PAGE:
“From Sea to Street” is a citizen science initiative (CSI) aimed at addressing key challenges facing the ocean (marine ecosystem) today. The project answers the question of whether and how murals, a specific form of street art, can inspire people to take care of coastal and ecosystems and their sustainable use in line with the Sustainable Development Goals (SDGs).
Project Type: Kick Starter
Theme: Healthy Planet, Biodiversity
Mentor: Carolina Dopico González
Colours of the coast: The journey “From Sea to Street” through the global language of art
Murals, striking works of art painted directly on walls, have the potential to inspire, educate, and illuminate crucial issues, including human–environment relationships. This is the idea behind the project “From Sea to Street”, a citizen science initiative that collected marine-themed murals and investigated which emotions they evoke in the viewer.
The project was implemented as a collaboration between the University of Santiago de Compostela (Spain), the Latvian Academy of Culture, and the Athena Institute at Vrije University Amsterdam (Netherlands).
Mural by Tamara Baz at the Camino Portugués in Mougás (Pontevedra), Spain. Photo taken by Sophia Kochalski.
In early 2023, young scientists from the three countries began working together on this project and were quickly joined by other colleagues from Germany, Italy and Sweden. The interdisciplinary team saw murals as having the potential to bridge the gap between urban populations and coastal and marine environments and strengthen people’s connection to the sea and the ocean. IMPETUS gave them the framework, approach, and training to make this idea a reality.
Street art tour with Rihards Bražinskis in Riga, Latvia. Photo taken by Edgar Šulcs.
The team adopted an approach that involved encouraging the general population to seek out murals depicting coastal landscapes, marine life, fishing communities, or aquatic mythological figures. Individuals were then prompted to submit photos and pinpoint the locations of these murals to contribute to a growing collaborative database. By the project’s conclusion, this collective effort had amassed nearly 200 murals.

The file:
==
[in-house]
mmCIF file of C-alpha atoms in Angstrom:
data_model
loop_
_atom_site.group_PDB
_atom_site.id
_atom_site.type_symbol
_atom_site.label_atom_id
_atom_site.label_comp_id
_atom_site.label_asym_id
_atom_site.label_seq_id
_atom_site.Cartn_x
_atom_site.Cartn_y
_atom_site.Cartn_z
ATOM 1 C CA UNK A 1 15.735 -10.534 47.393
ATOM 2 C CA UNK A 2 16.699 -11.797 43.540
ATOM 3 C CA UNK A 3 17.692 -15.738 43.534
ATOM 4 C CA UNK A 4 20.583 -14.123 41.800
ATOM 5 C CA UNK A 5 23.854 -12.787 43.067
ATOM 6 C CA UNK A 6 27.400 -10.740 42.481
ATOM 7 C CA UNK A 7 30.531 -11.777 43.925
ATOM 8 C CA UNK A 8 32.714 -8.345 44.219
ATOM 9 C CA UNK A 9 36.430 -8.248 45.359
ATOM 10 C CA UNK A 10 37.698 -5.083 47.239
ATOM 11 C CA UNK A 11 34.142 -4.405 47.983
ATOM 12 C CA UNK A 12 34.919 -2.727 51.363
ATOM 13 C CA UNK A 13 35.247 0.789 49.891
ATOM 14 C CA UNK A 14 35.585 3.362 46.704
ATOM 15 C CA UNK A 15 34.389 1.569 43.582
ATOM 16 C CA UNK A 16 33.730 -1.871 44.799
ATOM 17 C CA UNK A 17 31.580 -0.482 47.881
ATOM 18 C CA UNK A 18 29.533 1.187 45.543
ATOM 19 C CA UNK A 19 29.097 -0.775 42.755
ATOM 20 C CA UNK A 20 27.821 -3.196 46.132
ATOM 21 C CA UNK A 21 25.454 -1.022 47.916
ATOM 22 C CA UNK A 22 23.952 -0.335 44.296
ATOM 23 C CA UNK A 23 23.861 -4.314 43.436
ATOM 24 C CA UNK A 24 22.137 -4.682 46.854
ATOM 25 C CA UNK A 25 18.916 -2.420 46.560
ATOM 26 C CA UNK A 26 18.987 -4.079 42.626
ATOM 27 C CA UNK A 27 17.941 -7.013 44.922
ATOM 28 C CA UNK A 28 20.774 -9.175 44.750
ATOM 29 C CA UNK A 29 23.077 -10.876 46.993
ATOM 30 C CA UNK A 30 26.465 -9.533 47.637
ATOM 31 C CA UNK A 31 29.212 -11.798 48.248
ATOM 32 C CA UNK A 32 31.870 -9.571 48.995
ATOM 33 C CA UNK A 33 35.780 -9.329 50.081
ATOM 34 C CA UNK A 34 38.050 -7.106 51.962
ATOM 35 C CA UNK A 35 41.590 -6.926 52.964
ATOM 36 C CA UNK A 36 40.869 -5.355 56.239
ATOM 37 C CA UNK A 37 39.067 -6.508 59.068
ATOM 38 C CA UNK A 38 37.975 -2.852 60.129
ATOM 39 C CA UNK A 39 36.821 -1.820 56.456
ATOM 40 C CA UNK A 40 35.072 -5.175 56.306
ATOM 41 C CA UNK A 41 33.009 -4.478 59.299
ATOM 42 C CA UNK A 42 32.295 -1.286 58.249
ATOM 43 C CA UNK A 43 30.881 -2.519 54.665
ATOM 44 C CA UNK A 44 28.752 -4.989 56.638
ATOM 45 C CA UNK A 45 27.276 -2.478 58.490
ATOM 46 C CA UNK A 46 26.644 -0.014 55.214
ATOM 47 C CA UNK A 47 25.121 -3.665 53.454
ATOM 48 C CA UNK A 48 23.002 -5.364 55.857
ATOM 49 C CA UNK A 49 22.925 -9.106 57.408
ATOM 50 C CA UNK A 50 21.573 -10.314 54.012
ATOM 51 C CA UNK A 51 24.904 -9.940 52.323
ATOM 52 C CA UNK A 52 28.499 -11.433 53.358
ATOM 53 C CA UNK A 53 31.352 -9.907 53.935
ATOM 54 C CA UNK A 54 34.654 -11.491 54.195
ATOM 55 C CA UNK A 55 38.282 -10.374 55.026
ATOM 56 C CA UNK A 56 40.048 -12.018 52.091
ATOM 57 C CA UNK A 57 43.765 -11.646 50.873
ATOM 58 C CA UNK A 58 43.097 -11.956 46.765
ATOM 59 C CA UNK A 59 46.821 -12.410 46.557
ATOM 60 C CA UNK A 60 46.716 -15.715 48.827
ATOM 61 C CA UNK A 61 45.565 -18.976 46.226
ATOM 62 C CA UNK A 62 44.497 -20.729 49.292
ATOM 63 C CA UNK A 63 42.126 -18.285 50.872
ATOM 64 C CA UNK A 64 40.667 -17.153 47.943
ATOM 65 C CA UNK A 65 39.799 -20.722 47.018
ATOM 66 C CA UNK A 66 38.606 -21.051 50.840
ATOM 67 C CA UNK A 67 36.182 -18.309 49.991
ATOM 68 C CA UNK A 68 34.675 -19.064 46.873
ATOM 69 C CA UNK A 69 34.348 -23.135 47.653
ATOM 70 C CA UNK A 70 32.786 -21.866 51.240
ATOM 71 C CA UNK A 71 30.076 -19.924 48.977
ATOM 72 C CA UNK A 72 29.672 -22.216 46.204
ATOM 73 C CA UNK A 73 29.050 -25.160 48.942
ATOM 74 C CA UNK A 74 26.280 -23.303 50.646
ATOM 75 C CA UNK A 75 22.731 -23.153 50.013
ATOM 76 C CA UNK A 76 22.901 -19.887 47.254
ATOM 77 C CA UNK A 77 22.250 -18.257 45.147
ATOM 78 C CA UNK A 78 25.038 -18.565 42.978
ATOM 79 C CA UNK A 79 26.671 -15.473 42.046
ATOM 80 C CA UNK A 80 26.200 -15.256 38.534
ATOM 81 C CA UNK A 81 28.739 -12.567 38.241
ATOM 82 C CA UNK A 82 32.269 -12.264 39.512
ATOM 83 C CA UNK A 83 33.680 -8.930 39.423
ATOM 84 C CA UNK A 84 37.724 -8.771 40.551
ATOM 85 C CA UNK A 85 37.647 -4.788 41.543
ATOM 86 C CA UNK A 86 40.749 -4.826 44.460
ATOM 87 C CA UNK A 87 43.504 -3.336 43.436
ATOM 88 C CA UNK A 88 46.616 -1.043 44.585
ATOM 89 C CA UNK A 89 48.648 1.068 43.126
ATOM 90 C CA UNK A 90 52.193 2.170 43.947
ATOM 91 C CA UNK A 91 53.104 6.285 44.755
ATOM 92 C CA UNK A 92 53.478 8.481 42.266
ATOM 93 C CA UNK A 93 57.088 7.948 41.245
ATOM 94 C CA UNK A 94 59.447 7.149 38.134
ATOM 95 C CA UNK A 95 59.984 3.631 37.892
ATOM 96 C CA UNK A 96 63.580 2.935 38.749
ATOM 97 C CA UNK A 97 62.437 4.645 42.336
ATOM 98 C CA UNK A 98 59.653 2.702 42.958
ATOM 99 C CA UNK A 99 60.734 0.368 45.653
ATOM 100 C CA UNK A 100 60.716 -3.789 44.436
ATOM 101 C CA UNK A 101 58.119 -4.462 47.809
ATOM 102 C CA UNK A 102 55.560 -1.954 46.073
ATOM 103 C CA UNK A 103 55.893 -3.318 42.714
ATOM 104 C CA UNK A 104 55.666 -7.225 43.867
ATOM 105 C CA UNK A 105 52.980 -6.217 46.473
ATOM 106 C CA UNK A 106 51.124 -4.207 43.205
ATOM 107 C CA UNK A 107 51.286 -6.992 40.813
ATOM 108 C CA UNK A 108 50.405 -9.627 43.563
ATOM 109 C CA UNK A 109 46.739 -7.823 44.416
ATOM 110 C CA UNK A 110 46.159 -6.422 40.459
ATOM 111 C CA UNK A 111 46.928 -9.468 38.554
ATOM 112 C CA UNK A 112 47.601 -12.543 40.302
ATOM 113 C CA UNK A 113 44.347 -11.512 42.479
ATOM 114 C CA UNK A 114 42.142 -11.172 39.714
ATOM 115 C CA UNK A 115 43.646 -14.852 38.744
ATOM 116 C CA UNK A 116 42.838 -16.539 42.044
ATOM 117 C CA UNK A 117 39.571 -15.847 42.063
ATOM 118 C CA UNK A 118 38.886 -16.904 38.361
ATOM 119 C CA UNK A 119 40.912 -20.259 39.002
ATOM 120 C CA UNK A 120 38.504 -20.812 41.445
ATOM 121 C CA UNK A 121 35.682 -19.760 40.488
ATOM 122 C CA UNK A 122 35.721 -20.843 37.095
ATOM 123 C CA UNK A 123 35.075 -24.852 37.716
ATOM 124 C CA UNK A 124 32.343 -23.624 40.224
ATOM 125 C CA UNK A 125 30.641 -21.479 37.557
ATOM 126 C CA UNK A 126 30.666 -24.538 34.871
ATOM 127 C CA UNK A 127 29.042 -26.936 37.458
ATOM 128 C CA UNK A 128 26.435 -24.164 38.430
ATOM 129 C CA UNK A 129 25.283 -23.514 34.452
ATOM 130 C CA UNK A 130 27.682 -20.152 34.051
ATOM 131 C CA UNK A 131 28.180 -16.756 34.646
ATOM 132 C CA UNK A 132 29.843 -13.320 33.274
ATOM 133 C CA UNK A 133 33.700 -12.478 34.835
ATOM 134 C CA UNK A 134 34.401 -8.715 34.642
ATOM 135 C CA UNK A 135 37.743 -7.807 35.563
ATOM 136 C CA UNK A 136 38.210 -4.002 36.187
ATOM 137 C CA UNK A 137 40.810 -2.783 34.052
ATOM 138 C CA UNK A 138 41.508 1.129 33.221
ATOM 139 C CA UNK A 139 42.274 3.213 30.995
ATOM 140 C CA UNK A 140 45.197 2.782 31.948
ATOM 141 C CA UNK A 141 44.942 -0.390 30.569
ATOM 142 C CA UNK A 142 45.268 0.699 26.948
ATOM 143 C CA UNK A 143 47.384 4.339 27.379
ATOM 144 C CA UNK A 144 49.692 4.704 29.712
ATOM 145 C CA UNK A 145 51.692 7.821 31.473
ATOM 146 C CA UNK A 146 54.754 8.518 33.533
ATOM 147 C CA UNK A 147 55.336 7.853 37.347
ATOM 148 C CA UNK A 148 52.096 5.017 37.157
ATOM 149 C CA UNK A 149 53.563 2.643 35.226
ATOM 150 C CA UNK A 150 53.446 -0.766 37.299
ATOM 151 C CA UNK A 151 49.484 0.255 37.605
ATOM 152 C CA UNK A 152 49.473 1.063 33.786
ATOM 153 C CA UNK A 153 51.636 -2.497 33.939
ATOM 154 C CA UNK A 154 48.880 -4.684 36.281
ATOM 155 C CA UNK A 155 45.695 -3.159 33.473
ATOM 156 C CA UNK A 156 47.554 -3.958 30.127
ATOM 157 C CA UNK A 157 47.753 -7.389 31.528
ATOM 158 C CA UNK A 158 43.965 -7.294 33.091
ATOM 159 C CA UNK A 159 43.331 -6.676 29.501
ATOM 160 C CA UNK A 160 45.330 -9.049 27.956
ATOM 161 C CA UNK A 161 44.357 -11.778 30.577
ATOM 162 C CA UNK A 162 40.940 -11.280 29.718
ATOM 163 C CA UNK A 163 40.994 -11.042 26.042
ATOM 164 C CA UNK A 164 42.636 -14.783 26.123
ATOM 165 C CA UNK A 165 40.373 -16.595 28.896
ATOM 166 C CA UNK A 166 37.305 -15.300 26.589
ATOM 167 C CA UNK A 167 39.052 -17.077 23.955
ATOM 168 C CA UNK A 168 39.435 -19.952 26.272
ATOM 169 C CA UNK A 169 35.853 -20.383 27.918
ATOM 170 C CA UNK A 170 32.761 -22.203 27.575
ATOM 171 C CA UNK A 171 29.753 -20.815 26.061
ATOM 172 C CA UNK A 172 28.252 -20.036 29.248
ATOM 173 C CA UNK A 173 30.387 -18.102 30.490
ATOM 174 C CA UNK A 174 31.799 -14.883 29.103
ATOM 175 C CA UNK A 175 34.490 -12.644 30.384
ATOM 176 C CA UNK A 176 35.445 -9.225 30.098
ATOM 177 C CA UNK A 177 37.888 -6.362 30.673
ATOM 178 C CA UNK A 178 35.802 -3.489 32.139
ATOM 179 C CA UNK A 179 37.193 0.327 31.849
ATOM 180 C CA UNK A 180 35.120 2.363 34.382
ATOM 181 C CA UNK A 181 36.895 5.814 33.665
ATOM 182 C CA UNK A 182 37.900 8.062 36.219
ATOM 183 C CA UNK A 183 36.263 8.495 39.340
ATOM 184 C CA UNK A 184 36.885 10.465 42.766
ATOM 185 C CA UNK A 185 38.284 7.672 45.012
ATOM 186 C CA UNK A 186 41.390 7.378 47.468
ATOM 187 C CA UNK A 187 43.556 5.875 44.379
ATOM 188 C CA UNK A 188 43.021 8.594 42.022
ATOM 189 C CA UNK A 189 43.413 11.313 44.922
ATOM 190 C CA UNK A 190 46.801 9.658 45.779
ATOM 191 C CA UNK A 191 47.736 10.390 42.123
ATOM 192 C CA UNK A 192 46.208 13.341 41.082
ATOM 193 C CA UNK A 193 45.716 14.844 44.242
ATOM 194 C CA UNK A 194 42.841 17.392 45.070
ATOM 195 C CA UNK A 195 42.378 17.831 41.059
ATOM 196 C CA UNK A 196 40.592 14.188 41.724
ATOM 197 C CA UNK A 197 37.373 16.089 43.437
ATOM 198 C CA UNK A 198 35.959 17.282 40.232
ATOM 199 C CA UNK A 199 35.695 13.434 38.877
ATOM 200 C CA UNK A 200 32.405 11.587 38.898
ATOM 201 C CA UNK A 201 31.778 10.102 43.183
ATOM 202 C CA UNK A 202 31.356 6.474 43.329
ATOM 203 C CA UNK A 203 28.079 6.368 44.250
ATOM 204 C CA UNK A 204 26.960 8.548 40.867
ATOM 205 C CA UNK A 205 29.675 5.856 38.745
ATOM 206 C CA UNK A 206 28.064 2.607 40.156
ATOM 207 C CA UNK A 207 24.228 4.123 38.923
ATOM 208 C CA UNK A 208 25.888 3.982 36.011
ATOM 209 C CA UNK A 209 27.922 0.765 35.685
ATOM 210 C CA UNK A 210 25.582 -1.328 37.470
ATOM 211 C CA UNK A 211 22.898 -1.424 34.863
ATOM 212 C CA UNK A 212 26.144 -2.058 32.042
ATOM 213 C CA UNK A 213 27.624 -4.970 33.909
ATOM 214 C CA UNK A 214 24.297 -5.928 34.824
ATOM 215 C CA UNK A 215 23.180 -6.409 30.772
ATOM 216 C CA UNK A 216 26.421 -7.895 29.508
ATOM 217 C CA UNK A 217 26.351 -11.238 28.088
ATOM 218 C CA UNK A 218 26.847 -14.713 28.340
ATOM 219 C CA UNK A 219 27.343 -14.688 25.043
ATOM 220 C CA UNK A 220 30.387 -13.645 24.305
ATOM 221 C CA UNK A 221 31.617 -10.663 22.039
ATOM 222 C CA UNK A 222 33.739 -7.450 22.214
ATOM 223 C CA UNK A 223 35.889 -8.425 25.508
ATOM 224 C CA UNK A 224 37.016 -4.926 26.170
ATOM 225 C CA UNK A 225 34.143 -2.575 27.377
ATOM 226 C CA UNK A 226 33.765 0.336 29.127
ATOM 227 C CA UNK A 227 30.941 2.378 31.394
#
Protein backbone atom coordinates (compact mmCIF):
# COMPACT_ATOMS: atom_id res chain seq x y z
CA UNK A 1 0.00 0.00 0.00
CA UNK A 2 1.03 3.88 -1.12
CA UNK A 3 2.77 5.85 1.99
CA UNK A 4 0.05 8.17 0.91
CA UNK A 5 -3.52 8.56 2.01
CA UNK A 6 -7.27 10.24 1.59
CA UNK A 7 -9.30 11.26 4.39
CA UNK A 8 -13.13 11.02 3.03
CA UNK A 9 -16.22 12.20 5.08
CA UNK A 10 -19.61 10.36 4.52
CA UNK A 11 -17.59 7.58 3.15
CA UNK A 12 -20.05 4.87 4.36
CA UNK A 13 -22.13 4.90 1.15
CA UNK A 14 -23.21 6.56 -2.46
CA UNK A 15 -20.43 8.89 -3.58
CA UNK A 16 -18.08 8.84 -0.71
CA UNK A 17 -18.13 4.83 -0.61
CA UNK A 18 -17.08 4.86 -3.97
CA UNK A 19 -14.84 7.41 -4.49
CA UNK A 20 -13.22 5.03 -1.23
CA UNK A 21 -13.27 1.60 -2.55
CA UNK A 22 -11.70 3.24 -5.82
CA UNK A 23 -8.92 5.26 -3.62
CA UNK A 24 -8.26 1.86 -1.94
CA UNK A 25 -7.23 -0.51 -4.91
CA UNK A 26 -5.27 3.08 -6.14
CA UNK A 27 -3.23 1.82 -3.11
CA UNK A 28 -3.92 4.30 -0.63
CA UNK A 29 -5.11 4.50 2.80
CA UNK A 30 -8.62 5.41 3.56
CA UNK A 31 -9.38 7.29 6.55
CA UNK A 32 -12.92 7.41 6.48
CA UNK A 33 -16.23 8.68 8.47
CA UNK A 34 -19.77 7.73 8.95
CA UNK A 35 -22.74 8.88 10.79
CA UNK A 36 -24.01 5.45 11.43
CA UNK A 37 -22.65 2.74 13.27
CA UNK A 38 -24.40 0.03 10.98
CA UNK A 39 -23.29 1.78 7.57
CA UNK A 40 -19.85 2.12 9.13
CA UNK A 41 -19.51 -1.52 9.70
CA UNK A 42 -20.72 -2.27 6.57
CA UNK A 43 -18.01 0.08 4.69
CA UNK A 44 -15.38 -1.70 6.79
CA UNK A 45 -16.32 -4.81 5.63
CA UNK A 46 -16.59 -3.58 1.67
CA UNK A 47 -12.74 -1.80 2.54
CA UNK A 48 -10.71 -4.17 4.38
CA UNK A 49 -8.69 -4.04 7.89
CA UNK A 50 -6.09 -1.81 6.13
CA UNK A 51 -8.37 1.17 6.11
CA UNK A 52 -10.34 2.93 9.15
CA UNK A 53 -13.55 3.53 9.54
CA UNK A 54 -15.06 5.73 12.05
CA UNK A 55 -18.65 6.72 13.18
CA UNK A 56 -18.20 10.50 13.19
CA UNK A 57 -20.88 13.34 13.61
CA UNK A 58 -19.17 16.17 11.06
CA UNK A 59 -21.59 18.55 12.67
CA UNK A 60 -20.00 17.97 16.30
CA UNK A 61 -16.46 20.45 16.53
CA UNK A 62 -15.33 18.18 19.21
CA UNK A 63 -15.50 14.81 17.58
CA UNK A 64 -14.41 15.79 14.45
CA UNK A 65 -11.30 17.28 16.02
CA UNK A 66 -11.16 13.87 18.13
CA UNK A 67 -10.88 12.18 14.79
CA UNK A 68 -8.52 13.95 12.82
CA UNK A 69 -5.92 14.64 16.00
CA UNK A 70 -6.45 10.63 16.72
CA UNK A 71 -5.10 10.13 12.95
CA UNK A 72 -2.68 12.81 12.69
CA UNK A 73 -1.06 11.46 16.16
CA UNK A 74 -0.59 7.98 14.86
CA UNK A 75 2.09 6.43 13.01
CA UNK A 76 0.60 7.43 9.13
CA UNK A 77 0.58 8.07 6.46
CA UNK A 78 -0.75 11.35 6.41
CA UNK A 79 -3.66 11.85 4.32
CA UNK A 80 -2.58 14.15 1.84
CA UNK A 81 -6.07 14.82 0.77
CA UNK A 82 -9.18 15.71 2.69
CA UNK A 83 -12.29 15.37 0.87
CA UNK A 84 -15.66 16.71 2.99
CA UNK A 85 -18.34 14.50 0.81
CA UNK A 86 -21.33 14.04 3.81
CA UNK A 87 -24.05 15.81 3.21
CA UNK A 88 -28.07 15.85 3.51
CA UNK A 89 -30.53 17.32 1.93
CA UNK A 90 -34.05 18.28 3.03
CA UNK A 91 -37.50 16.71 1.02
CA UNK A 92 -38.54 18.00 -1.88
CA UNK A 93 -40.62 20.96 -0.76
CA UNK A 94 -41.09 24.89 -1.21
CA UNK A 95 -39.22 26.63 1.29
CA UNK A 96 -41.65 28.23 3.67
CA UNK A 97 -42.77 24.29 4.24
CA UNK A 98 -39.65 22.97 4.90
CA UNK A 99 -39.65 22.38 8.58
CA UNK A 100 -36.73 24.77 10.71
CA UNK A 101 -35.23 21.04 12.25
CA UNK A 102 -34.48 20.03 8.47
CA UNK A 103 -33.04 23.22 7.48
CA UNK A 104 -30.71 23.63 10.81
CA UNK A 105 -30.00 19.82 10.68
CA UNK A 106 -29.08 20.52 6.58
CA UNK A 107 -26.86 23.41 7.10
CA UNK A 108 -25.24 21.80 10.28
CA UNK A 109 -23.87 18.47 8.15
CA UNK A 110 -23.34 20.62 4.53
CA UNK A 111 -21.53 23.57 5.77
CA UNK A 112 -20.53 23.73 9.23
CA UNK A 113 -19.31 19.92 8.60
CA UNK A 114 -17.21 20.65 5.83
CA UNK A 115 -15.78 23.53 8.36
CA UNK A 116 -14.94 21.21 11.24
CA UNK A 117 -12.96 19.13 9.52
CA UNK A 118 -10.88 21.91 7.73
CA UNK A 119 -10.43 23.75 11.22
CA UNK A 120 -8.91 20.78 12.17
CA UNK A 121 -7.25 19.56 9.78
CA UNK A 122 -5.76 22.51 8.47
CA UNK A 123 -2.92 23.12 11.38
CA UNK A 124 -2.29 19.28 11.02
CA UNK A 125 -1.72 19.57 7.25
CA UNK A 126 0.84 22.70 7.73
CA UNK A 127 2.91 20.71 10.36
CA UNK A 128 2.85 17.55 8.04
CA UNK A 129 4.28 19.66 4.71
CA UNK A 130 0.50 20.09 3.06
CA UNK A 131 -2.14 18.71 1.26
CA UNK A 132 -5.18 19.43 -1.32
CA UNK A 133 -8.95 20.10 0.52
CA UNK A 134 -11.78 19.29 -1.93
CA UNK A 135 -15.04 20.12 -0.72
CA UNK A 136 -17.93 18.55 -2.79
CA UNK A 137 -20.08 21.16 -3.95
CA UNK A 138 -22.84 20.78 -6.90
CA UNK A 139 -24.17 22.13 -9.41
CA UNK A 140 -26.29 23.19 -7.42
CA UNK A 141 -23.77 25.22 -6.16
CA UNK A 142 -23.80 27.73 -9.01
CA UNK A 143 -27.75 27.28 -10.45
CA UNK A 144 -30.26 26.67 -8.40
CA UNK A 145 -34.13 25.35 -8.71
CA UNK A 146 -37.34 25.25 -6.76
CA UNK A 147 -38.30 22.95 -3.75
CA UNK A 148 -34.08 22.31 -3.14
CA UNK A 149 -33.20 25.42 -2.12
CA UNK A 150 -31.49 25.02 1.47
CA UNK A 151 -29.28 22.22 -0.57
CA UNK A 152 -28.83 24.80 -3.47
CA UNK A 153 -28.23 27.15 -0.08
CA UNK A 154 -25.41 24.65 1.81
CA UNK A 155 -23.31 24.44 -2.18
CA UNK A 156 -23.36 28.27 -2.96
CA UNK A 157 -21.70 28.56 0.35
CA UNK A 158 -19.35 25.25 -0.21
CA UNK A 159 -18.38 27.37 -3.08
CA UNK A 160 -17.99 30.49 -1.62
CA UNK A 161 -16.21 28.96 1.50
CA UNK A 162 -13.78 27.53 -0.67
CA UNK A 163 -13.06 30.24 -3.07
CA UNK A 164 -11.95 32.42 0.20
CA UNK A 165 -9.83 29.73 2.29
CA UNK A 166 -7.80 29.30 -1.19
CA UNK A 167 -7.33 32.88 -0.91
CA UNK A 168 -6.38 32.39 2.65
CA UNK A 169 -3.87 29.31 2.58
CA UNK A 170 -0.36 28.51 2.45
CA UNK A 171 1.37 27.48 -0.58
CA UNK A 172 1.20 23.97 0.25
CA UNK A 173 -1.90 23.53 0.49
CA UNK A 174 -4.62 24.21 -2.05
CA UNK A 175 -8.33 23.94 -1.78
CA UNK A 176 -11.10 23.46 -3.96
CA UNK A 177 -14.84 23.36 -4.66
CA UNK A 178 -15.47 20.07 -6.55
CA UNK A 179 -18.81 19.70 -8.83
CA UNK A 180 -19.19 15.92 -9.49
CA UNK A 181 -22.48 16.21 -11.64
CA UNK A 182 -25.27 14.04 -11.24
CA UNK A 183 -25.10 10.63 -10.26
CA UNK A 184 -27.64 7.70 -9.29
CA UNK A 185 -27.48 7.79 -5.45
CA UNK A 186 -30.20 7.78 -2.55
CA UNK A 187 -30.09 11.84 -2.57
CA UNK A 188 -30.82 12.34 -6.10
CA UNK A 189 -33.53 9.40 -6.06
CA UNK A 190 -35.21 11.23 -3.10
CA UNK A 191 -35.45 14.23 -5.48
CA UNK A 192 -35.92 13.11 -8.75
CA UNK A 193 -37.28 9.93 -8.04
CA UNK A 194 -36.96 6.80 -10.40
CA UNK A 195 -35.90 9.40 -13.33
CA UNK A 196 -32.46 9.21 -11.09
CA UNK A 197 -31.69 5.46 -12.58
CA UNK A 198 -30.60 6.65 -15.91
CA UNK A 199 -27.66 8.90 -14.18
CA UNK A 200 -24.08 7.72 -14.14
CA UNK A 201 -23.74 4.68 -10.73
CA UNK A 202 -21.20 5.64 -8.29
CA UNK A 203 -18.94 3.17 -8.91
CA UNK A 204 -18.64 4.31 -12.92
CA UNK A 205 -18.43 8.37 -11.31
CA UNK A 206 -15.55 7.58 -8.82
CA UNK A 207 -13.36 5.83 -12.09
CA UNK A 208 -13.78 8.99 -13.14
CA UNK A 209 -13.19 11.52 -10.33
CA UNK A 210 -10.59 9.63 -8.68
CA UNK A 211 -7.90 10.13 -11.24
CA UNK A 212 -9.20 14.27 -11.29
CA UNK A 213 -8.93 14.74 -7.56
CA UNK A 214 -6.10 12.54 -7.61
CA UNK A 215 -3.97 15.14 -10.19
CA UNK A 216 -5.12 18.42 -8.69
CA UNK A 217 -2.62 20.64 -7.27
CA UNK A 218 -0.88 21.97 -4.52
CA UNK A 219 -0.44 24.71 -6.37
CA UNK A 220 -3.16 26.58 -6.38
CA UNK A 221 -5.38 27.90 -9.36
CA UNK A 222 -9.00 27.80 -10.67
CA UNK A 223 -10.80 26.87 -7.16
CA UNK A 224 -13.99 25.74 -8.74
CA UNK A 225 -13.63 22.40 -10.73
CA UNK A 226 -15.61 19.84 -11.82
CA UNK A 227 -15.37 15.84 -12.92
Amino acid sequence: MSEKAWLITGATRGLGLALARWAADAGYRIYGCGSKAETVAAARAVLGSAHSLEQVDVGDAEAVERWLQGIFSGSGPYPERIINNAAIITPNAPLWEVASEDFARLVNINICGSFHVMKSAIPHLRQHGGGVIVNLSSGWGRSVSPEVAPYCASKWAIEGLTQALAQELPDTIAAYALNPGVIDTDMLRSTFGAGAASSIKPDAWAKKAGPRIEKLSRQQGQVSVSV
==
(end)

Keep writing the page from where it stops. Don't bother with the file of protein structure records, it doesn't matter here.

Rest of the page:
But is art truly complete without resonating with an observer? As a unique innovation, viewers were encouraged to also express the emotions, memories, and thoughts associated with the murals.
One of the big opportunities and challenges lay in the collaboration between the different countries. While marine-themed murals are not an everyday sight in Latvia, the team estimated that there may be around 300 of them in the Spanish project region of Galicia. That’s why they supplemented the citizen science approach with a survey in which everybody could participate even without their mural. By combining these two approaches, the team was able to collect 250 individual statements about the impact of the murals on the viewer.
To achieve all of this and more, the team worked closely with the arts community in their respective countries. In Spain, the project’s kick-off took place during the street art festival “Viladomar” in the coastal fishing town of Rianxo, which is organised annually by artists for artists, such as the project’s collaborator and muralist Nove Noel. In Latvia, in collaboration with street art and graffiti enthusiast Rihards Bražinskis, the project team organised street art tours for students and residents in the coastal city Liepāja and the capital city Rīga. In the Netherlands, “From Sea to Street” hosted a collaborative seminar with the Street Art Museum Amsterdam (SAMA), including a guided tour and an enlightening lecture by the museum’s managing director Anna Stolyarova.
During the final event of the project, which took place in collaboration with the Interdisciplinary Community Service Learning course, students created their artistic elements under the supervision of an experienced spray paint artist.
Mural by Pilar Alonso located at the “Senda Verde”/ old train station in Chapela (Pontevedra), Spain. Photo taken by Diego B.
The “From Sea to Street” project team takes pride in the strong bonds they’ve forged within their team and across country boundaries. Additionally, they are delighted with the heightened awareness they have generated for ocean-related themes and the significant role of street art. Looking ahead to 2024, they aim to deepen these connections, analyse the datasets, and share the outcomes through online platforms, scientific conferences, and city festivals.
Stay tuned for updates by following the project on their social media!
Social media for the “From Sea to Street” project: